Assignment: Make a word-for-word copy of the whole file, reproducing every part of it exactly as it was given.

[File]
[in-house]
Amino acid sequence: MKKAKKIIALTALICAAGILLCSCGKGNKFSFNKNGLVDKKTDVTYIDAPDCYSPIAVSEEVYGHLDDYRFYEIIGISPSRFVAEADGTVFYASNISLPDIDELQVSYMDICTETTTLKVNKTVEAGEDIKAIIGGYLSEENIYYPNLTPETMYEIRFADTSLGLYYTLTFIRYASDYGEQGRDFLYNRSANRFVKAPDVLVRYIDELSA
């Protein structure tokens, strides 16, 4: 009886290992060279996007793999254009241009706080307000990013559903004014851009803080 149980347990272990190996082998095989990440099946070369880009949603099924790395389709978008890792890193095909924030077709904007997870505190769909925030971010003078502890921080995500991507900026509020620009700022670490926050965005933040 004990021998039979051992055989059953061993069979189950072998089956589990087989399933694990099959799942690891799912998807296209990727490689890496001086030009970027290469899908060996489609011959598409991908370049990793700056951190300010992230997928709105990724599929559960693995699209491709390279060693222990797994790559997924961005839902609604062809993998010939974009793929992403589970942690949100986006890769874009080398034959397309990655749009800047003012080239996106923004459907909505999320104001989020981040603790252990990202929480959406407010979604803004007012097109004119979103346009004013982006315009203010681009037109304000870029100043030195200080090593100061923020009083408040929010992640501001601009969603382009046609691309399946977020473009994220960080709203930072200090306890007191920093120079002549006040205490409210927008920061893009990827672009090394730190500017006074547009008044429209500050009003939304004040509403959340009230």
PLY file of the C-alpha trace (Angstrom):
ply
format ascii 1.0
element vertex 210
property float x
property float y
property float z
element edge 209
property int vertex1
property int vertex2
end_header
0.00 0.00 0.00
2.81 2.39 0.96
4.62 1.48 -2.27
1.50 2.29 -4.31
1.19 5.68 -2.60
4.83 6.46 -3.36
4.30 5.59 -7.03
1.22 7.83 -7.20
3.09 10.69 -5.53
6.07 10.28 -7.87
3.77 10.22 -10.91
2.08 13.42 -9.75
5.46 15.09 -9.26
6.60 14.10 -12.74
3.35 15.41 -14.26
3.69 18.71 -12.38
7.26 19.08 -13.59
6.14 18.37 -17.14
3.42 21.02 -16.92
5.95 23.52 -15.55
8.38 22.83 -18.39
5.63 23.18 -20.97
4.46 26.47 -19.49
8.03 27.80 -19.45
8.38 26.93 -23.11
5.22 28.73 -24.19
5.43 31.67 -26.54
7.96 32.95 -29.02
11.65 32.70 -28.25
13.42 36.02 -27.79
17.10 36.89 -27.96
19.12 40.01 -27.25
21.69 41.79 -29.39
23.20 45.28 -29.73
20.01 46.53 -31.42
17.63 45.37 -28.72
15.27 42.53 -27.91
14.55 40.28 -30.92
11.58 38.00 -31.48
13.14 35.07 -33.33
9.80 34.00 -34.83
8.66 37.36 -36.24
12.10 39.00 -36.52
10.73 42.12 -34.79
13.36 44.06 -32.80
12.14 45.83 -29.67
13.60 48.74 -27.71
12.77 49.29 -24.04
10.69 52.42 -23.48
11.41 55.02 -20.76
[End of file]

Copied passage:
[in-house]
Amino acid sequence: MKKAKKIIALTALICAAGILLCSCGKGNKFSFNKNGLVDKKTDVTYIDAPDCYSPIAVSEEVYGHLDDYRFYEIIGISPSRFVAEADGTVFYASNISLPDIDELQVSYMDICTETTTLKVNKTVEAGEDIKAIIGGYLSEENIYYPNLTPETMYEIRFADTSLGLYYTLTFIRYASDYGEQGRDFLYNRSANRFVKAPDVLVRYIDELSA
């Protein structure tokens, strides 16, 4: 009886290992060279996007793999254009241009706080307000990013559903004014851009803080 149980347990272990190996082998095989990440099946070369880009949603099924790395389709978008890792890193095909924030077709904007997870505190769909925030971010003078502890921080995500991507900026509020620009700022670490926050965005933040 004990021998039979051992055989059953061993069979189950072998089956589990087989399933694990099959799942690891799912998807296209990727490689890496001086030009970027290469899908060996489609011959598409991908370049990793700056951190300010992230997928709105990724599929559960693995699209491709390279060693222990797994790559997924961005839902609604062809993998010939974009793929992403589970942690949100986006890769874009080398034959397309990655749009800047003012080239996106923004459907909505999320104001989020981040603790252990990202929480959406407010979604803004007012097109004119979103346009004013982006315009203010681009037109304000870029100043030195200080090593100061923020009083408040929010992640501001601009969603382009046609691309399946977020473009994220960080709203930072200090306890007191920093120079002549006040205490409210927008920061893009990827672009090394730190500017006074547009008044429209500050009003939304004040509403959340009230």
PLY file of the C-alpha trace (Angstrom):
ply
format ascii 1.0
element vertex 210
property float x
property float y
property float z
element edge 209
property int vertex1
property int vertex2
end_header
0.00 0.00 0.00
2.81 2.39 0.96
4.62 1.48 -2.27
1.50 2.29 -4.31
1.19 5.68 -2.60
4.83 6.46 -3.36
4.30 5.59 -7.03
1.22 7.83 -7.20
3.09 10.69 -5.53
6.07 10.28 -7.87
3.77 10.22 -10.91
2.08 13.42 -9.75
5.46 15.09 -9.26
6.60 14.10 -12.74
3.35 15.41 -14.26
3.69 18.71 -12.38
7.26 19.08 -13.59
6.14 18.37 -17.14
3.42 21.02 -16.92
5.95 23.52 -15.55
8.38 22.83 -18.39
5.63 23.18 -20.97
4.46 26.47 -19.49
8.03 27.80 -19.45
8.38 26.93 -23.11
5.22 28.73 -24.19
5.43 31.67 -26.54
7.96 32.95 -29.02
11.65 32.70 -28.25
13.42 36.02 -27.79
17.10 36.89 -27.96
19.12 40.01 -27.25
21.69 41.79 -29.39
23.20 45.28 -29.73
20.01 46.53 -31.42
17.63 45.37 -28.72
15.27 42.53 -27.91
14.55 40.28 -30.92
11.58 38.00 -31.48
13.14 35.07 -33.33
9.80 34.00 -34.83
8.66 37.36 -36.24
12.10 39.00 -36.52
10.73 42.12 -34.79
13.36 44.06 -32.80
12.14 45.83 -29.67
13.60 48.74 -27.71
12.77 49.29 -24.04
10.69 52.42 -23.48
11.41 55.02 -20.76